Eclectic conservative blogger Ellee Seymour (Elleseymour.com) ploughs on regardless. She manages to combine personal blogging with political activist blogging, philosophical commentary and a campaign to highlight missing children. She retains the original spirit of the blogosphere:
“It’s supposed to be about fun. I have so much fun sharing information and meeting people. I even love the ranters, send all your ranters to me.”
Next autumn POLIS will publish a report looking at the practical and policy implications for Networked Journalism. The mixture of journalism and online interactivity opens up an unprecedented resource for public debate, citizen expression and journalistic creativity. But as this seminar shows it also raises a range of real and moral problems. What is impressive is the way that journalists, bloggers and other media practitioners are grappling with these issues.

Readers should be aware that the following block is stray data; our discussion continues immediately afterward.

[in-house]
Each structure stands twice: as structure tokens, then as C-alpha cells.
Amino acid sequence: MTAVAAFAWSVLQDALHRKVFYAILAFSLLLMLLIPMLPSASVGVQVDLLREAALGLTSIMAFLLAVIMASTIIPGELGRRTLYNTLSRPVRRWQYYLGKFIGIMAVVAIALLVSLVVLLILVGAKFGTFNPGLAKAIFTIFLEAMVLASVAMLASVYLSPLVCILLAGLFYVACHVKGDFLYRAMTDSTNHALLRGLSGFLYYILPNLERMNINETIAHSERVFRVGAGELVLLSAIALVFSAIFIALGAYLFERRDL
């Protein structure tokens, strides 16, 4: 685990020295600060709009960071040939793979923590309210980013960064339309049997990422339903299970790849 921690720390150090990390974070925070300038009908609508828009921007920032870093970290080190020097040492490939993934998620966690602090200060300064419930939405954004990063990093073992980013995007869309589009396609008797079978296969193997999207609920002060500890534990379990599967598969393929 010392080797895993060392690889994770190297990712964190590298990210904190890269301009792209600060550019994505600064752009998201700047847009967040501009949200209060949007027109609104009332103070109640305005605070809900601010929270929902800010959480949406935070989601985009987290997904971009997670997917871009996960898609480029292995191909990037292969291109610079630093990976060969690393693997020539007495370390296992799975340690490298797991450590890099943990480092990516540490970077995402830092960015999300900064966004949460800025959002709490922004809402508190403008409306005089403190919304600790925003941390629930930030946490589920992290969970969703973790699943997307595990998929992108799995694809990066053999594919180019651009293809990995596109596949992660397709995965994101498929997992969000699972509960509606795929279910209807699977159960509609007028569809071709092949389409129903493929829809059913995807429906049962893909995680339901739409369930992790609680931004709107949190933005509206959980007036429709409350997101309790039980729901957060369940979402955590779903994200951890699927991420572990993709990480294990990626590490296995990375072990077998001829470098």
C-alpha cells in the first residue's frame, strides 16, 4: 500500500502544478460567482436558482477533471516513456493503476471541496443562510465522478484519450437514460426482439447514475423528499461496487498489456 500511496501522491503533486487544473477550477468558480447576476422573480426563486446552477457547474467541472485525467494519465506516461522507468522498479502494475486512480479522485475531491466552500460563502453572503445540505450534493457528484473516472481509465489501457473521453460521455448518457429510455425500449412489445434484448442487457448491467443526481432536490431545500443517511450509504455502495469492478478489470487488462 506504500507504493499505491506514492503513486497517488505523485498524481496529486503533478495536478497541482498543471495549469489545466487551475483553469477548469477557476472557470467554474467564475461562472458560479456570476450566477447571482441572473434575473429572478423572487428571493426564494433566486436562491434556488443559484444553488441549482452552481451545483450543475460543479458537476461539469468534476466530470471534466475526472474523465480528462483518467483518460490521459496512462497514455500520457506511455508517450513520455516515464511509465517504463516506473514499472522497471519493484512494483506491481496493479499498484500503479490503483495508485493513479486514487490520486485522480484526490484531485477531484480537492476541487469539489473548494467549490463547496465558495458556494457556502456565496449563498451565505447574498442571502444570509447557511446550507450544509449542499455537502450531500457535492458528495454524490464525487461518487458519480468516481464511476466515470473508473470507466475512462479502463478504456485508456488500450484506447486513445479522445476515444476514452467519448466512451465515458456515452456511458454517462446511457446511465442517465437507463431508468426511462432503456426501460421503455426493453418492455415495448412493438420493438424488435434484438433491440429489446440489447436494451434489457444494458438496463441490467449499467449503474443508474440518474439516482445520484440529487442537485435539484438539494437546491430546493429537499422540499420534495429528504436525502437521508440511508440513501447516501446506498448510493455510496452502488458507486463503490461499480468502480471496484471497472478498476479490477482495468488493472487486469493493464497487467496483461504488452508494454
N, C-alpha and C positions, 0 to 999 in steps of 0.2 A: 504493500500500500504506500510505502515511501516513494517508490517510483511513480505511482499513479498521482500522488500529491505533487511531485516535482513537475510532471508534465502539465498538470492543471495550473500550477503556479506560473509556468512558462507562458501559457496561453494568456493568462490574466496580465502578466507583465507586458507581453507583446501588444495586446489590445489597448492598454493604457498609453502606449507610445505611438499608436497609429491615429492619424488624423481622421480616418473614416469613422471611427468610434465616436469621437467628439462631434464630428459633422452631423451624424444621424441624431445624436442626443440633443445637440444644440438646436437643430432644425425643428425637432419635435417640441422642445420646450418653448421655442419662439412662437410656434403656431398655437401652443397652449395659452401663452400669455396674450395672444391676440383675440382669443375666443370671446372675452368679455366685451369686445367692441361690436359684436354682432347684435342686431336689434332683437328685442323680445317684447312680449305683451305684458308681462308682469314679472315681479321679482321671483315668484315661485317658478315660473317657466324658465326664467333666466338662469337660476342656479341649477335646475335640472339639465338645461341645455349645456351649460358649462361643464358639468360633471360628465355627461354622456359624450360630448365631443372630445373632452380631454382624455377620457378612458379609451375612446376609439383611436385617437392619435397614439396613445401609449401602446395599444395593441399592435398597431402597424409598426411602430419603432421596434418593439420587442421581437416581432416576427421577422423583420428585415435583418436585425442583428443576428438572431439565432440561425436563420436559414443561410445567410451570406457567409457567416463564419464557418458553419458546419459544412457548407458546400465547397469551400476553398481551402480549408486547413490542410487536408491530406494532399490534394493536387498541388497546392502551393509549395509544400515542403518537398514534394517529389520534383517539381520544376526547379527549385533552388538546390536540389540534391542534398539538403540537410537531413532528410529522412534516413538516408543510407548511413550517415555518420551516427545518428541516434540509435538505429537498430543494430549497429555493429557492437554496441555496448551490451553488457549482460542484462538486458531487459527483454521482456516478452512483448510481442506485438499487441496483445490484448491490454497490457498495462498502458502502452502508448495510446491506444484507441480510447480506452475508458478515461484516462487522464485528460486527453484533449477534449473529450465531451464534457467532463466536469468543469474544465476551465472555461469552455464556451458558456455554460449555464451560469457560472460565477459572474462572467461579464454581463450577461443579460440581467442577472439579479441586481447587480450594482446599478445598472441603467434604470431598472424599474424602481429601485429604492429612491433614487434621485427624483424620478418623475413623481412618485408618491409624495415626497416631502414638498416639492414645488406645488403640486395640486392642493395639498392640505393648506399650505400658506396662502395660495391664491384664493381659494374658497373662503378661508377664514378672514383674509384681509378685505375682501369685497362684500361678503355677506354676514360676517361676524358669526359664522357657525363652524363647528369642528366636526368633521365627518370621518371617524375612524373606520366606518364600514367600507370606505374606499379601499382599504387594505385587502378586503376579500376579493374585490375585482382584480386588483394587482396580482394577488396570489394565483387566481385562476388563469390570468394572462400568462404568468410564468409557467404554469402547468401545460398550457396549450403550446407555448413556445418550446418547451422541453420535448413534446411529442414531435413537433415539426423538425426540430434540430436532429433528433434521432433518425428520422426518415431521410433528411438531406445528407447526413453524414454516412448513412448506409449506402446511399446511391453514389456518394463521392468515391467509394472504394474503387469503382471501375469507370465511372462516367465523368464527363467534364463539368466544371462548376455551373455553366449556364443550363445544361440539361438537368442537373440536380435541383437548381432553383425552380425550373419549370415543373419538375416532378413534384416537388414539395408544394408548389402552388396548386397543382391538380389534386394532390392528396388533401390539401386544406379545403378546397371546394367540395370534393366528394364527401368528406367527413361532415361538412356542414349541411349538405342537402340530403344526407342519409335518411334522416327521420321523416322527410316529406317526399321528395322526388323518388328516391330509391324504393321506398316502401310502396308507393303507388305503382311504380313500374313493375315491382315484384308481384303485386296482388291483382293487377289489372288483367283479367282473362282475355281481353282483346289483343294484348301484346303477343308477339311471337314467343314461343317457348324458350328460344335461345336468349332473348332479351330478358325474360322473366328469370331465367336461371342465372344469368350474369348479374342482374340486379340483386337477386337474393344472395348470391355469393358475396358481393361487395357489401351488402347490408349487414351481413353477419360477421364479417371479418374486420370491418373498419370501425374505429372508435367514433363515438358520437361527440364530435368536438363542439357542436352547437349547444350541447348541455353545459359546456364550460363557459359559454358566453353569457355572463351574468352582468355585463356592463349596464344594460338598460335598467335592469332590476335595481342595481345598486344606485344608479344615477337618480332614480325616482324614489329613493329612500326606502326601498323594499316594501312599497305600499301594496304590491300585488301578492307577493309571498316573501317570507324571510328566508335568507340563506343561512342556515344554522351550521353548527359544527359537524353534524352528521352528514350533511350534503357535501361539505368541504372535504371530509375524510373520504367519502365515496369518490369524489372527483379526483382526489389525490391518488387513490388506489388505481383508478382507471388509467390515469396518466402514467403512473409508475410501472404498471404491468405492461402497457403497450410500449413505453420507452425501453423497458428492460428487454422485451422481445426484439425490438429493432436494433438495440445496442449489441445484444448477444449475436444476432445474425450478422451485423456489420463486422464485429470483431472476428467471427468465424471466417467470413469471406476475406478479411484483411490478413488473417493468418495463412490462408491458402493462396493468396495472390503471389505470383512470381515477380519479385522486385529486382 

What we must not do is to try to find a universal solution. There isn’t one. We have to get used to the idea of plurality, of diversity and of inconsistency. Experienced Media organisations like the BBC and The Guardian will have to continue to deal with a tidal wave of citizen interaction. But the blogosphere has its own life, too. It is creating communities that will exist separately or alongside ‘mainstream’ journalism. I think that is an incredibly exciting prospect that offers greater empowerment for all concerned. And as our BBC World colleagues showed, that is a global prospect, not just for the West.
This was the last in the current series of Future of News seminars. Next autumn POLIS will publish a think-tank report on the policy implications of online news media that will attempt to set out the possibilities and problems of Networked Journalism.